Many of our retired members often ask whether the so-called social security double dipping laws will ever be repealed or amended. At this time, we regret to report that the outlook is not favorable.

The WEP and GPO are federal laws that reduce social security benefits for retirees of public retirement systems in states like Massachusetts where the public employees do not contribute to social security.

We are often asked why these federal laws were implemented. Here is a layman’s explanation:

GPO (enacted in 1977) – under the so-called dual entitlement rule, if both spouses in a couple work in positions where they contribute to social security long enough to qualify for their own social security benefits, they only receive the greater of their own social security benefit, or their social security spousal/survivor benefits, not both (a 100% offset). The GPO is intended to replicate this rule for couples where one spouse worked in a position covered by social security and the other worked in a non-covered public sector position, such as an MTRS retired teacher. In this case, under the GPO, social security reduces the MTRS retiree’s social security spousal/survivor benefit by 2/3rds of the amount of the MTRS pension (a 67% offset).

WEP (enacted in 1984) – under the regular social security benefit formula, low-wage workers receive a larger percentage of their average career earnings than high-wage workers. When the WEP was passed by congress, it was common for public sector workers, including teachers, to earn their social security credits from a second part-time job. In that case, since they only paid the FICA tax on the second job, they appeared to be low-wage earners and social security determined that, due to the advantage for low-wage workers in their formula, these public employees who also received public pensions, were getting a “windfall” from social security. This law failed to consider that many public employees enter public service mid-career, and thus, do not receive full public pension benefits. Unlike the GPO, the reduction in social security benefits under the WEP is not based on the amount of the retiree’s public pension. Rather, it is based on an alternate formula, for which the Social Security Administration provides an online calculator: Benefits Planner: Retirement | Windfall Elimination Provision (WEP) Online Calculator | SSA.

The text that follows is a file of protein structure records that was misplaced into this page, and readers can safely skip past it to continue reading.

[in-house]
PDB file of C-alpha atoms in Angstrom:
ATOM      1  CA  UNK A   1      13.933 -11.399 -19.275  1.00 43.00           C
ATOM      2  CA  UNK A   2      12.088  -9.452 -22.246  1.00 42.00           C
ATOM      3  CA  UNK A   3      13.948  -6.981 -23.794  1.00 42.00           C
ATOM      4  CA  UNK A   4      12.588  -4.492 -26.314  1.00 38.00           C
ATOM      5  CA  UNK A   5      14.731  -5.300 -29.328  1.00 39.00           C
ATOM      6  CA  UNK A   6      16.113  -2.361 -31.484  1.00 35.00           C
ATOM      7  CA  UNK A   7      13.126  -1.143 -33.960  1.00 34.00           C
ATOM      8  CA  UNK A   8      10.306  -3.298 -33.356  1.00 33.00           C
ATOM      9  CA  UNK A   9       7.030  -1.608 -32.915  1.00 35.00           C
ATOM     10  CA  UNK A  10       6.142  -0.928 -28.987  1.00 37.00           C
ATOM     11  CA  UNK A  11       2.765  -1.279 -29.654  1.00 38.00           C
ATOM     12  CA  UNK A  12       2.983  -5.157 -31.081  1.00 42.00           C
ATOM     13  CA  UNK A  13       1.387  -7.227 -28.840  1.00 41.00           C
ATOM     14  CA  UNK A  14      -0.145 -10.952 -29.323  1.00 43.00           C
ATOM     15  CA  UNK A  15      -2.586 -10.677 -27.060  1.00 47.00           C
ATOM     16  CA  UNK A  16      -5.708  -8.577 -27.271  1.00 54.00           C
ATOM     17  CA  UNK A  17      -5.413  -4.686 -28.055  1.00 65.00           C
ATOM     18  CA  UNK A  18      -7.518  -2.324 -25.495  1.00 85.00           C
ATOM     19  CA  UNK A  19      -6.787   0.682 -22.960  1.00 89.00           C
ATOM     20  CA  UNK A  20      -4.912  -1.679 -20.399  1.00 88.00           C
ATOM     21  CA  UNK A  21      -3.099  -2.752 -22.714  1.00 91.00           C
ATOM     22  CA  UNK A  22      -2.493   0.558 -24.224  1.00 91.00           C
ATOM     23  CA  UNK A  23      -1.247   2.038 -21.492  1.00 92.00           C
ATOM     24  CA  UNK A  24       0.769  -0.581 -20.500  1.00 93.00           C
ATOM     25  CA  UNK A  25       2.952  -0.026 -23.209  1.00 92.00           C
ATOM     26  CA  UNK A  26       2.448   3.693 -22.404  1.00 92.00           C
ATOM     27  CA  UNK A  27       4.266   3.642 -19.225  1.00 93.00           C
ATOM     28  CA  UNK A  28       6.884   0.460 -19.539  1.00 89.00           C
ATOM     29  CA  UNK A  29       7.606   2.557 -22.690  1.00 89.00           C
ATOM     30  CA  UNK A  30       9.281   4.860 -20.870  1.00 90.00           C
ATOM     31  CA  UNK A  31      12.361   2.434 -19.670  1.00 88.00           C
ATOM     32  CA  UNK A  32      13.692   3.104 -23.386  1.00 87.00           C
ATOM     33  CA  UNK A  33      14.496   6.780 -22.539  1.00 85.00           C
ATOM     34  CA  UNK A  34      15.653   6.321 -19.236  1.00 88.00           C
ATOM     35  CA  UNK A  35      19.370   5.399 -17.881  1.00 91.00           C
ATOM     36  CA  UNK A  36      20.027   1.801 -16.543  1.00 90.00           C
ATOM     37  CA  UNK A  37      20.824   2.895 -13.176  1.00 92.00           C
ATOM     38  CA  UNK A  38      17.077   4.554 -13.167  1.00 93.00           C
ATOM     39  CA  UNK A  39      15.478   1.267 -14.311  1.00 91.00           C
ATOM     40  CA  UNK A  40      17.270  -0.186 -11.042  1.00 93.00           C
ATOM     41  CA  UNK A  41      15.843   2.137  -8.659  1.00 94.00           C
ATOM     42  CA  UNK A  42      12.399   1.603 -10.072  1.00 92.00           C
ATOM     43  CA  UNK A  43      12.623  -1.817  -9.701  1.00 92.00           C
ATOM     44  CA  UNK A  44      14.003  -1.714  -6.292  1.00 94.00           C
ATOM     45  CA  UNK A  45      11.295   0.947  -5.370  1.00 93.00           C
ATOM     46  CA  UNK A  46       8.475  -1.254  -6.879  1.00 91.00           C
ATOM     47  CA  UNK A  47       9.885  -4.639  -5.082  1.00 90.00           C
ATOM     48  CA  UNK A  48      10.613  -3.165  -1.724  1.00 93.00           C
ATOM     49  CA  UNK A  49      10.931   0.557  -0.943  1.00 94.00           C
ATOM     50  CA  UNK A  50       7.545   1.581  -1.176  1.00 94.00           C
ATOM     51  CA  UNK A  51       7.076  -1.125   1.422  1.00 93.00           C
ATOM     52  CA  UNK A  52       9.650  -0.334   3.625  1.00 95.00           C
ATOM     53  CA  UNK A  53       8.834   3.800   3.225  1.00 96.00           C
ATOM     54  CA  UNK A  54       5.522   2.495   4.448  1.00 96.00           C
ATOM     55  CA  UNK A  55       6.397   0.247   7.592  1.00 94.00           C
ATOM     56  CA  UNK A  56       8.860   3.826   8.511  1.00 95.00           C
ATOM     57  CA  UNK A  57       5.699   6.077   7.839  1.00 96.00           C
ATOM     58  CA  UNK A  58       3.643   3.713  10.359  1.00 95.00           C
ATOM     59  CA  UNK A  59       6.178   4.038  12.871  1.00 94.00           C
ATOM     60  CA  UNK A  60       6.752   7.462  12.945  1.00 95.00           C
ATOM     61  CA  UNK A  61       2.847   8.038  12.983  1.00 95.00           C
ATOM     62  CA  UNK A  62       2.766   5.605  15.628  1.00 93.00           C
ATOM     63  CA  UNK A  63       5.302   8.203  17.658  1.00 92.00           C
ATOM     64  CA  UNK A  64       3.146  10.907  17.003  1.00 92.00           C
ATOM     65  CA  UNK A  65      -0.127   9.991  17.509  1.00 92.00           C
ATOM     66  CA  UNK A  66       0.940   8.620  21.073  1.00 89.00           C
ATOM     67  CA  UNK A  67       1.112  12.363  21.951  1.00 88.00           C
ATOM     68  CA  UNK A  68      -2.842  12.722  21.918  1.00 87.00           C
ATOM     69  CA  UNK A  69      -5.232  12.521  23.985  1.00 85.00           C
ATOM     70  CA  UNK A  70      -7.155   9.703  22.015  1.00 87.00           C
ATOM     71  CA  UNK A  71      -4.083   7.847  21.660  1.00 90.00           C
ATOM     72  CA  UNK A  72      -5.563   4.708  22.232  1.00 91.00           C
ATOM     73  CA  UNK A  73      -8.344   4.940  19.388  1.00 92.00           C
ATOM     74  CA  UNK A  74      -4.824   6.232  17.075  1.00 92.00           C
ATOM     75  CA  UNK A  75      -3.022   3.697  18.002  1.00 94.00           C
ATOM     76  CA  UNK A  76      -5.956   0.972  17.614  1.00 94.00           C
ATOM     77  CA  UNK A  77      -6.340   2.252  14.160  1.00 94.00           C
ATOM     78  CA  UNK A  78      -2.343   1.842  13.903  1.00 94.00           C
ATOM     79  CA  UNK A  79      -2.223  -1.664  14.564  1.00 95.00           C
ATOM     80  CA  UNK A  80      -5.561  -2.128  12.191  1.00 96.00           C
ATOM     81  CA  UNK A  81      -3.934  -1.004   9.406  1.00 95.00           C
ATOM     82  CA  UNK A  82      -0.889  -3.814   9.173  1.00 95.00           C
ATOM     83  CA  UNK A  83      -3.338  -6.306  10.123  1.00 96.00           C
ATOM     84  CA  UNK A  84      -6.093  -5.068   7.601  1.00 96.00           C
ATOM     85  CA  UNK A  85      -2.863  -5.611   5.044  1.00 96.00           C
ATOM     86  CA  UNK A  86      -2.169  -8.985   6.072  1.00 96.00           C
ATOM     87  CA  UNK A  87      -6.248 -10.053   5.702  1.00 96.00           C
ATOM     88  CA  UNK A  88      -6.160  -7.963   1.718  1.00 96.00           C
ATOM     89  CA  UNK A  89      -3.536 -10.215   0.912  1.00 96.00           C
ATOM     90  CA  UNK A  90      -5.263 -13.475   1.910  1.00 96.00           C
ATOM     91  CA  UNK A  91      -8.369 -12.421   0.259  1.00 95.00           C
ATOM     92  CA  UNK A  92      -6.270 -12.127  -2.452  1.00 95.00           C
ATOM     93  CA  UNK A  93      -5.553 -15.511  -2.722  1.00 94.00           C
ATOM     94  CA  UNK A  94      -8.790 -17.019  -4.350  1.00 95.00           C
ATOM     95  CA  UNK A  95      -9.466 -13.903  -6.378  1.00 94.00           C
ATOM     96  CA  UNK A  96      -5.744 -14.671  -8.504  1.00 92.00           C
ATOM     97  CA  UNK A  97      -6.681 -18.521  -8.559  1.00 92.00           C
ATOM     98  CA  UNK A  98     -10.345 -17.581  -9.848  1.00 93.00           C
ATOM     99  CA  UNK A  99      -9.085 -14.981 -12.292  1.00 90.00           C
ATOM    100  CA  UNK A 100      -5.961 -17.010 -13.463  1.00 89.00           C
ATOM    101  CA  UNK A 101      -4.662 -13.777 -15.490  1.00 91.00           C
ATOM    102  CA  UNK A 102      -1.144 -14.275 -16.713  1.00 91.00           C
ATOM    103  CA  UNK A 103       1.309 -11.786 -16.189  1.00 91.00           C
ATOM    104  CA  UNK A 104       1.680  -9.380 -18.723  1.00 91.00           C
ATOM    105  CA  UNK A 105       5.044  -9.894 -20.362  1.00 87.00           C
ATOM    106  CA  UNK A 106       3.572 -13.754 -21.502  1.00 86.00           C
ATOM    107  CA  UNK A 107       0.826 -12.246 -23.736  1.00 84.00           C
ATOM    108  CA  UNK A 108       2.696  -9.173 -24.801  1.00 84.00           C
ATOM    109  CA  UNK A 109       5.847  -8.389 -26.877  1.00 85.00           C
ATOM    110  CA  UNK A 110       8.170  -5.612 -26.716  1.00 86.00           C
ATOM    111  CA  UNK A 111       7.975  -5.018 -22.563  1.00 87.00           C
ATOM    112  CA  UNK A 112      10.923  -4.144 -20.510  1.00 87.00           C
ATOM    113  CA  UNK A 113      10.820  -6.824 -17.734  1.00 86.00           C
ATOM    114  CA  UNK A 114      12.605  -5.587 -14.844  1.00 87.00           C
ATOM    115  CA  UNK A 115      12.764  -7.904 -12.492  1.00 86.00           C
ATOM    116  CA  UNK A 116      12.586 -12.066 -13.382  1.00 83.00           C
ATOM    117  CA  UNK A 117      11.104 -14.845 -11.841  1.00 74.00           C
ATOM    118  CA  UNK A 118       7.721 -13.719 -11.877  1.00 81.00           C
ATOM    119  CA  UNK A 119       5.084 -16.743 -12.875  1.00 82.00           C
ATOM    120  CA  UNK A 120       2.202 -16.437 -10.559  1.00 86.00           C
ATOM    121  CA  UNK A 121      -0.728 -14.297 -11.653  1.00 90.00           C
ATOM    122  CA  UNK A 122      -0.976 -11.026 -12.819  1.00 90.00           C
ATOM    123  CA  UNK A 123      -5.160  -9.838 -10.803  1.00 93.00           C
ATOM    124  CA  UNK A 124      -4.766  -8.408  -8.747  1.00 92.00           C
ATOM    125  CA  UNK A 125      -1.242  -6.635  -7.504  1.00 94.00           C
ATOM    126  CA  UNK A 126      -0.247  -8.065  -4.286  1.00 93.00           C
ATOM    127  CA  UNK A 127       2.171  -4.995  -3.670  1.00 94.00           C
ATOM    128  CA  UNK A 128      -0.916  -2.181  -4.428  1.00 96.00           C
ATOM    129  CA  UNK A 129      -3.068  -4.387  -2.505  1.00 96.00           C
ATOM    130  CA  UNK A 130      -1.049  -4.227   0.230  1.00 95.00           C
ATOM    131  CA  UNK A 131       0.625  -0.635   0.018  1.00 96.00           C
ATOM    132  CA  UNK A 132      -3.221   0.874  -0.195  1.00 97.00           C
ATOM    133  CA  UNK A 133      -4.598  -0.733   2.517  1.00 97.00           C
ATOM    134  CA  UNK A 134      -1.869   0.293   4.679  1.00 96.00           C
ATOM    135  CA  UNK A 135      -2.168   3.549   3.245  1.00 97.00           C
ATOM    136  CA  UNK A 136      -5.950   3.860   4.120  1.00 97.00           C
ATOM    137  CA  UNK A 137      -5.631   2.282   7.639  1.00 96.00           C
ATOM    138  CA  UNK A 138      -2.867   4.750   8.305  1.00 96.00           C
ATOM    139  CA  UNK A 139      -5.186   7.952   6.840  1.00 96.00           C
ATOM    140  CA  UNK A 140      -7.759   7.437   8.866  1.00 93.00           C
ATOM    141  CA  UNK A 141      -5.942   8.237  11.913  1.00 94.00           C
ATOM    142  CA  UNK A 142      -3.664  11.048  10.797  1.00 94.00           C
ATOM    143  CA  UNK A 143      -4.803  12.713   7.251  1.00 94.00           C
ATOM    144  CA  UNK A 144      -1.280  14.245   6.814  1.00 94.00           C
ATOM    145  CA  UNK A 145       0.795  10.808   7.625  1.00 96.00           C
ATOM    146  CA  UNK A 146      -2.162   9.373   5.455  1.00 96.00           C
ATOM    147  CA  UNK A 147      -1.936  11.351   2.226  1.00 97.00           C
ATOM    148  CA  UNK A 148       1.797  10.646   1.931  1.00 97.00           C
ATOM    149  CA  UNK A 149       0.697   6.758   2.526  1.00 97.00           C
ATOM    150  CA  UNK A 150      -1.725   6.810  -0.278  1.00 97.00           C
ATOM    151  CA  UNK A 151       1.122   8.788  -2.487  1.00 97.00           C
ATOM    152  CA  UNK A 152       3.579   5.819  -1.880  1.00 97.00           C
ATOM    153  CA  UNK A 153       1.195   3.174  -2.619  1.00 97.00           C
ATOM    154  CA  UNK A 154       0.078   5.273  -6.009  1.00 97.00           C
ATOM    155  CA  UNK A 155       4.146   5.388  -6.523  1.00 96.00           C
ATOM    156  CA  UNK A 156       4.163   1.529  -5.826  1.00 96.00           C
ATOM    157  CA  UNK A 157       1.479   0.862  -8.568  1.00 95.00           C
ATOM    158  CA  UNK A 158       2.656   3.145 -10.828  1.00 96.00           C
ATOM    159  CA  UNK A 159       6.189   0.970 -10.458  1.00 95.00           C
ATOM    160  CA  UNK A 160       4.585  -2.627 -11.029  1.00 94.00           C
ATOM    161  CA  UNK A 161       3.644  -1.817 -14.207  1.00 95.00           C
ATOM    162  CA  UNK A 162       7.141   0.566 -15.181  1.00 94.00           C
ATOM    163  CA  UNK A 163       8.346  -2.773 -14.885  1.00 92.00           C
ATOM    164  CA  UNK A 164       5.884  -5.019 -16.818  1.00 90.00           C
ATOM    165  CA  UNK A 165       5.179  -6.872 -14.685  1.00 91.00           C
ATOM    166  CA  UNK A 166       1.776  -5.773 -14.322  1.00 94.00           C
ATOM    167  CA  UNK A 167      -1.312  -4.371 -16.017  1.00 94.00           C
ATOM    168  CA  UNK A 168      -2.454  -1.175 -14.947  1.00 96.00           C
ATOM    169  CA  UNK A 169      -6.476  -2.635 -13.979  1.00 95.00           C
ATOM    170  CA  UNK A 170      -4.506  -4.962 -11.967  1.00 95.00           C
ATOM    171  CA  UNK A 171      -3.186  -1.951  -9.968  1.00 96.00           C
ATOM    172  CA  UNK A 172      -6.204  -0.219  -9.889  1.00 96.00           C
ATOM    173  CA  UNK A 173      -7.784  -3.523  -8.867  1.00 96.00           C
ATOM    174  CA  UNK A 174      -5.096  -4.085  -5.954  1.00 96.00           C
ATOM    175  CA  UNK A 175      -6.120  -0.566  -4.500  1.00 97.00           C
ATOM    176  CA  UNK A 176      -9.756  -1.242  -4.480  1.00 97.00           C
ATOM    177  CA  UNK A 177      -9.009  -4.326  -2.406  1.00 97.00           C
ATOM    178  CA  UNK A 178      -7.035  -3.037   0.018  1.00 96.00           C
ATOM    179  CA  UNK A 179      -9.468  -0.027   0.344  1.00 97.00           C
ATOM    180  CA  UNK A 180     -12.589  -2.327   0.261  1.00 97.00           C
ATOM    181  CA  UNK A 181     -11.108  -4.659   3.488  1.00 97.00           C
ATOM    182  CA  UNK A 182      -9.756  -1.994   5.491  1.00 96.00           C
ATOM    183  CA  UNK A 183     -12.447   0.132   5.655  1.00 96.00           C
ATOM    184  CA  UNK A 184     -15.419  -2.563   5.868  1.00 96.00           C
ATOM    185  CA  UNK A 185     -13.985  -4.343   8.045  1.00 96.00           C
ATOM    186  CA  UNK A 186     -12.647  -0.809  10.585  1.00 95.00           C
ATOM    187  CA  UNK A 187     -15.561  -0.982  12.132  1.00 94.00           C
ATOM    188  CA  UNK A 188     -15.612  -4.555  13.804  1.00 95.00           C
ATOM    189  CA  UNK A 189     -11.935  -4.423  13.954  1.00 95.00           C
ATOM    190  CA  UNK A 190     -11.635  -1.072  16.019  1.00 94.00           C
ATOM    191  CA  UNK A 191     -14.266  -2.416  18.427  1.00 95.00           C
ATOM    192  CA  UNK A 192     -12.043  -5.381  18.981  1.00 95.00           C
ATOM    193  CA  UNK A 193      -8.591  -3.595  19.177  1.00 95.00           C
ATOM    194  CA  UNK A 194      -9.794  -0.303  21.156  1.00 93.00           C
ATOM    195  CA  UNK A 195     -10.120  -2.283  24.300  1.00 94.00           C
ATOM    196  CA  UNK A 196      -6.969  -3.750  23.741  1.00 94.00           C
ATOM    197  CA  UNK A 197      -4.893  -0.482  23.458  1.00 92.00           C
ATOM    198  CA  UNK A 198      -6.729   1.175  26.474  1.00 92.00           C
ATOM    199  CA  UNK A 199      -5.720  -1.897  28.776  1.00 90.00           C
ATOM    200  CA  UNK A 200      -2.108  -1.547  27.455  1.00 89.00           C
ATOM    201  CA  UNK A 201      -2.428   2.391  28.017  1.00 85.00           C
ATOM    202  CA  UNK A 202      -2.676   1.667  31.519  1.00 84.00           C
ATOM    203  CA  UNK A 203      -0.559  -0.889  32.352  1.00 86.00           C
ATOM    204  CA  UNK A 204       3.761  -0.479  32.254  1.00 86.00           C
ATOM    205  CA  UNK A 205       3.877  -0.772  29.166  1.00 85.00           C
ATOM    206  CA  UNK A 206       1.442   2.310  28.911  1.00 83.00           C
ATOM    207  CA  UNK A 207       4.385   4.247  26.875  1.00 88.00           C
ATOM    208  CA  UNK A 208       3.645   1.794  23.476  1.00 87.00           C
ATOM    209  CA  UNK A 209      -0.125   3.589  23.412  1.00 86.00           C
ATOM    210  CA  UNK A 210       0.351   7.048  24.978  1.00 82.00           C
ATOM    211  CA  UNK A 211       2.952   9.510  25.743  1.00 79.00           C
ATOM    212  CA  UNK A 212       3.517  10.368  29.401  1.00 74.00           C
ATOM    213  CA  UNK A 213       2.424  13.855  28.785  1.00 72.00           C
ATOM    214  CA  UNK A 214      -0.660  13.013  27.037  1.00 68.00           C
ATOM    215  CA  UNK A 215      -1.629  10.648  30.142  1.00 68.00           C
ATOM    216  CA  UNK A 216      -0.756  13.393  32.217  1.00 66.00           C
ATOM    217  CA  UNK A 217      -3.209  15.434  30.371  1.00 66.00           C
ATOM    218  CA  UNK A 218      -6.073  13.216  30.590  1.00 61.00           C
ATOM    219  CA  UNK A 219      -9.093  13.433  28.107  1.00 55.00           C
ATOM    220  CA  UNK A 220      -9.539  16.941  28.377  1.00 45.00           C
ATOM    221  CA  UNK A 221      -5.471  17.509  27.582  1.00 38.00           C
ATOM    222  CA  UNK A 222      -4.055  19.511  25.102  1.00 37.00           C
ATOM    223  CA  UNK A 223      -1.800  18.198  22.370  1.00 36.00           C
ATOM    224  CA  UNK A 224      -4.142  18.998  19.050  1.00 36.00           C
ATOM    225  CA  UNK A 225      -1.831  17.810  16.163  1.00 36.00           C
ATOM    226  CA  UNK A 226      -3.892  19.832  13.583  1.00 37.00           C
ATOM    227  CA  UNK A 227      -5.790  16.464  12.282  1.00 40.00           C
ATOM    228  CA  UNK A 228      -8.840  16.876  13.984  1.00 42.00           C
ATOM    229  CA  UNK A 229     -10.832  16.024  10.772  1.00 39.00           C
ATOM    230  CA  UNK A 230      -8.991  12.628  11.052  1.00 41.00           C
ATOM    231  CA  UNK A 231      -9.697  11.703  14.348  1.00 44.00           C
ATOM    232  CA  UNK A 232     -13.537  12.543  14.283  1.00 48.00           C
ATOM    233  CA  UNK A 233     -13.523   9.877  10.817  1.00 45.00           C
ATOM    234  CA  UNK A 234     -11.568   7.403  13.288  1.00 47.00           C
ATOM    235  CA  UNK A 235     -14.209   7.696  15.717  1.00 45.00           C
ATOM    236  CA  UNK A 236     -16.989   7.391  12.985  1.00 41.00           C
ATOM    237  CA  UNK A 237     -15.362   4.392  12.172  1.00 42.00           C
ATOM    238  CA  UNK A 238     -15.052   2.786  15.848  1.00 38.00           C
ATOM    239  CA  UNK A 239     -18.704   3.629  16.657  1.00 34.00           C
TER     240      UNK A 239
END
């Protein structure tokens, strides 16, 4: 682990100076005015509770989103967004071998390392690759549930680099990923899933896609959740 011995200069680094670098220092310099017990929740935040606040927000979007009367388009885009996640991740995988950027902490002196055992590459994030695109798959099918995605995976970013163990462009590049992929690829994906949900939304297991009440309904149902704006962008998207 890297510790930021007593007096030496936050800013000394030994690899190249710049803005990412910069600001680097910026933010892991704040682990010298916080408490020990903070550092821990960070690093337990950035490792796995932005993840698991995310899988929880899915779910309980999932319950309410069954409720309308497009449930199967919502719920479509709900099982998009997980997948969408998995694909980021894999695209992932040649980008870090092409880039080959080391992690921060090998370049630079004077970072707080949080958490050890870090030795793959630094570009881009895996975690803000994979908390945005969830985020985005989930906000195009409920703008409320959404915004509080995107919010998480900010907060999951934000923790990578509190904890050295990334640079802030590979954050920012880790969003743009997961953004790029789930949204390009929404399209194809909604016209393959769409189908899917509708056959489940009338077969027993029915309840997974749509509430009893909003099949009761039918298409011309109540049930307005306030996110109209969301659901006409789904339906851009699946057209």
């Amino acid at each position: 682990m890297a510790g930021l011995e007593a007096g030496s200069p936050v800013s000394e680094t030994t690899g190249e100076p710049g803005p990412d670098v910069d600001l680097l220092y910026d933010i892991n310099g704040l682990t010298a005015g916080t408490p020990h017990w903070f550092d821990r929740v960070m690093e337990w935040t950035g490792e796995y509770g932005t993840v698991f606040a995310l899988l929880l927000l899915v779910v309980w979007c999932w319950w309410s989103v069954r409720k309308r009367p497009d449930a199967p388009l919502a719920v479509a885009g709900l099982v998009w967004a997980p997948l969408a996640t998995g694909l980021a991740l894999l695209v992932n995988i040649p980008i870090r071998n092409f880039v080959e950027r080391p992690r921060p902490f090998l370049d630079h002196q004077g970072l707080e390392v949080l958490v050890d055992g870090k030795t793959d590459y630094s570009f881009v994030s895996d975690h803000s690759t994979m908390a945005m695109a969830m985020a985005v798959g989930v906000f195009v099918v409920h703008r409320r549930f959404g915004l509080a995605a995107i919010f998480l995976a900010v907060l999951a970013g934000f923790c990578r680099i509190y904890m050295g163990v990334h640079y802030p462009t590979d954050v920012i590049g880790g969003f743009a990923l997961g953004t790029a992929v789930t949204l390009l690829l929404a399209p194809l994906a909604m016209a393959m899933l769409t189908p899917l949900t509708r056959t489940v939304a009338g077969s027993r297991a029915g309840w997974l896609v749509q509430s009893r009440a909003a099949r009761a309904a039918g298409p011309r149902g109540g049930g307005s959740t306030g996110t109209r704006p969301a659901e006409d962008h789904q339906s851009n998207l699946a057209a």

Attempts to repeal and/or reform WEP and GPO – All prior attempts to repeal the GPO have failed to garner sufficient support in Congress, primarily due to its alignment with the dual entitlement rule. On the other hand, the inequities in the WEP have long been acknowledged by members of Congress. However, only a minority of states are impacted by the WEP because public employees in most other states not only pay into their state pension plans, but also pay the FICA tax for social security. Thus, despite ongoing efforts to amend the WEP, there have not been enough votes to pass the measure.

The most promising bipartisan attempts have been made in the past few years by former House Ways & Means Chair, Congressman Richard Neal (D-MA) and former ranking member, Congressman Kevin Brady (R-TX). However, due to unresolved issues around funding and full repeal versus amending the WEP, the measure failed in the 117th Congress ending on January 3, 2023.

The MTRS continues to track this issue and supports the ongoing efforts to bring relief to our retired members.